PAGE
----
Review: Sent by an Angel by Kevin Skelton
He fell apart after losing his wife in the Omagh bomb, then an angel gave him a second chance at love. Books Editor John Spain reports
When Kevin Skelton lost his wife Mena in the Omagh bombing in August 1998, he sank into a deep despair that even his teenage children could not pull him from.
He had been just yards away when the bomb struck, and it was he who was first to his wife's shattered body. In an instant he had lost his wife of 20 years, the love of his life, on what had been a happy family shopping trip to buy back-to-school items. As well as losing Mena, one of his daughters, 13-year-old Shauna, had serious facial injuries.
In the weeks and months after the blast, lorry driver Kevin found it difficult to cope with his grief. At a time when his family needed him most, he turned to drink and self-loathing, often wishing he could have taken Mena's place that day. More than once, he put the legally held shotgun he kept in the house between his knees and pointed the loaded gun at his face -- but he could never pull the trigger.
He had sunk about as low as one can . . . and he needed a miracle to save him. The story of how that miracle happened, of how he found hope and love again and rebuilt his life, is told in his remarkable book Sent by an Angel, which will be published next week.
Kevin himself describes it as an intervention by an angel rather than a miracle. And the angel he is talking about was Mena, the beloved wife he had lost in the blast who he is convinced was looking out for him.
In fact, it was something Mena had got involved in the year before she died that was the start of Kevin's miracle.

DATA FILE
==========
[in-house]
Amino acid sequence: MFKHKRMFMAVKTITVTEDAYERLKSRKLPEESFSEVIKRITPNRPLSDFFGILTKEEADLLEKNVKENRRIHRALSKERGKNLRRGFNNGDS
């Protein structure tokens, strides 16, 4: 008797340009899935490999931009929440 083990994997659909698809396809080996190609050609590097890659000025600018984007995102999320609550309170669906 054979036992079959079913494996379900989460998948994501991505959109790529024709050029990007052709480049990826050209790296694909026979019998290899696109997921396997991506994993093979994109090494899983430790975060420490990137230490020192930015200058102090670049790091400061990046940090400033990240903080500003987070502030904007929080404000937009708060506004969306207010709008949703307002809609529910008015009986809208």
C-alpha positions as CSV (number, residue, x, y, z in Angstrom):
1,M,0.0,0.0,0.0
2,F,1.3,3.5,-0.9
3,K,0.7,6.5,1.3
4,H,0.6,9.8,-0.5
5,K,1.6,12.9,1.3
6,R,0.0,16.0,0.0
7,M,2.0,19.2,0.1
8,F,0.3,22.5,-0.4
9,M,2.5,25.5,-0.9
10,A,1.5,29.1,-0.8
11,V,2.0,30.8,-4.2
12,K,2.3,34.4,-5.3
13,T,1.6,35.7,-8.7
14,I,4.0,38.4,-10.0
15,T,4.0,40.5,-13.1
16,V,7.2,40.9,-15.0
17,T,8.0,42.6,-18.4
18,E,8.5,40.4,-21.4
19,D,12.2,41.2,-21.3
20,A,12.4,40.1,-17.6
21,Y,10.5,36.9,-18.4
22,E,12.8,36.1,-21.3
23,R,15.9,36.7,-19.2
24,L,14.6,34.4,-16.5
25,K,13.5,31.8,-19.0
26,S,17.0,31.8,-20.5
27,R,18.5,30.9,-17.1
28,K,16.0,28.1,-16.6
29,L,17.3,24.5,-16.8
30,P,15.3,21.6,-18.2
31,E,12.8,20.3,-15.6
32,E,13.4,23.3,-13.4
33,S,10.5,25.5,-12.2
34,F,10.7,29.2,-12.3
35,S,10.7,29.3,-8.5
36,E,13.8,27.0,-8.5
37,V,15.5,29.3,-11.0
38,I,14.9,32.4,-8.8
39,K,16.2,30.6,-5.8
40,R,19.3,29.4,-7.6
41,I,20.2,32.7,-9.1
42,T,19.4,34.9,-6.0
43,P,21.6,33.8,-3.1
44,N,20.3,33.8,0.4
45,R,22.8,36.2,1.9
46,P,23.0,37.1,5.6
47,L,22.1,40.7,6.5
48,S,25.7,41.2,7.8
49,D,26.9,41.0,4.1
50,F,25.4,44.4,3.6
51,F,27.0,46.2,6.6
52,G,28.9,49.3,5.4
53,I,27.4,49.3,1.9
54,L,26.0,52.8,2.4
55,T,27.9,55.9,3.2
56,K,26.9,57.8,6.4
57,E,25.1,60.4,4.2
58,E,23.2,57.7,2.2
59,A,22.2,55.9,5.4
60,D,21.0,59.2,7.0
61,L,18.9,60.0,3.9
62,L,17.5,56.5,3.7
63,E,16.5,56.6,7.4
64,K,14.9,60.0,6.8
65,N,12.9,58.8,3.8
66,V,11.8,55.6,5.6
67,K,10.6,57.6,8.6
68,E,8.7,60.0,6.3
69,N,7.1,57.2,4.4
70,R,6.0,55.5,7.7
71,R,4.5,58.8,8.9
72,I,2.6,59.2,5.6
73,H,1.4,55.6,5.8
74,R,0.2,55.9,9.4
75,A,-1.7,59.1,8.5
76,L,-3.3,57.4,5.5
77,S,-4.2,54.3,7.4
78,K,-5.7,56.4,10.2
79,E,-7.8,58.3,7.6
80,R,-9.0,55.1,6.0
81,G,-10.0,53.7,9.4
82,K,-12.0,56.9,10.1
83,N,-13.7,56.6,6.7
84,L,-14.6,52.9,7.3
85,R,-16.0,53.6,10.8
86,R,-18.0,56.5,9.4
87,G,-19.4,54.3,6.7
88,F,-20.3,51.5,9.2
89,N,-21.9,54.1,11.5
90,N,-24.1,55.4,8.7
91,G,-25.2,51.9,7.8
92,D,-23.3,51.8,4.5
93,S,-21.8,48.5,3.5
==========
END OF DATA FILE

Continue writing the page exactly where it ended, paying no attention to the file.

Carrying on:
Mena had become intensely interested in the plight of children living in appalling conditions in Romanian orphanages and had got involved in fundraising to bring a group of the children on holiday to Ireland. That culminated in her and Kevin taking a young Romanian girl, Andreea, for a two-week holiday to their home in the village of Drumquin, nine miles from Omagh.
The Skeltons were shocked by some of her behaviour in the beginning -- for instance, she used to hide food under her pillow, an indication of the conditions in the orphanage she had some from.
All she had with her were the clothes she was wearing and, as Kevin describes in the book, a little bag, with toothbrush, toothpaste, pyjamas and a toilet roll that was like woodchip paper and "would have taken the skin off a horse's arse". Another indication of the poverty she had come from.
She was a beautiful, smiley little girl and they were all charmed by her. And Andreea had returned the following year, just a couple of weeks before the bombing. When she went back to Romania a week before Omagh happened, Mena and Kevin, who were conscious of how downcast Andreea had become at the prospect of going back, had even discussed trying to adopt her.
But that vague plan was buried in the aftermath of that terrible day in Omagh, along with the 29 people who had died. Kevin had other things on his mind, like surviving from day to day. However, his four children, particularly his daughter Shauna who had been closest to Andreea, would not let him forget. So in Mena's memory, Kevin decided to keep up Andreea's visits and he gradually became more involved in organising fundraising events for her orphanage.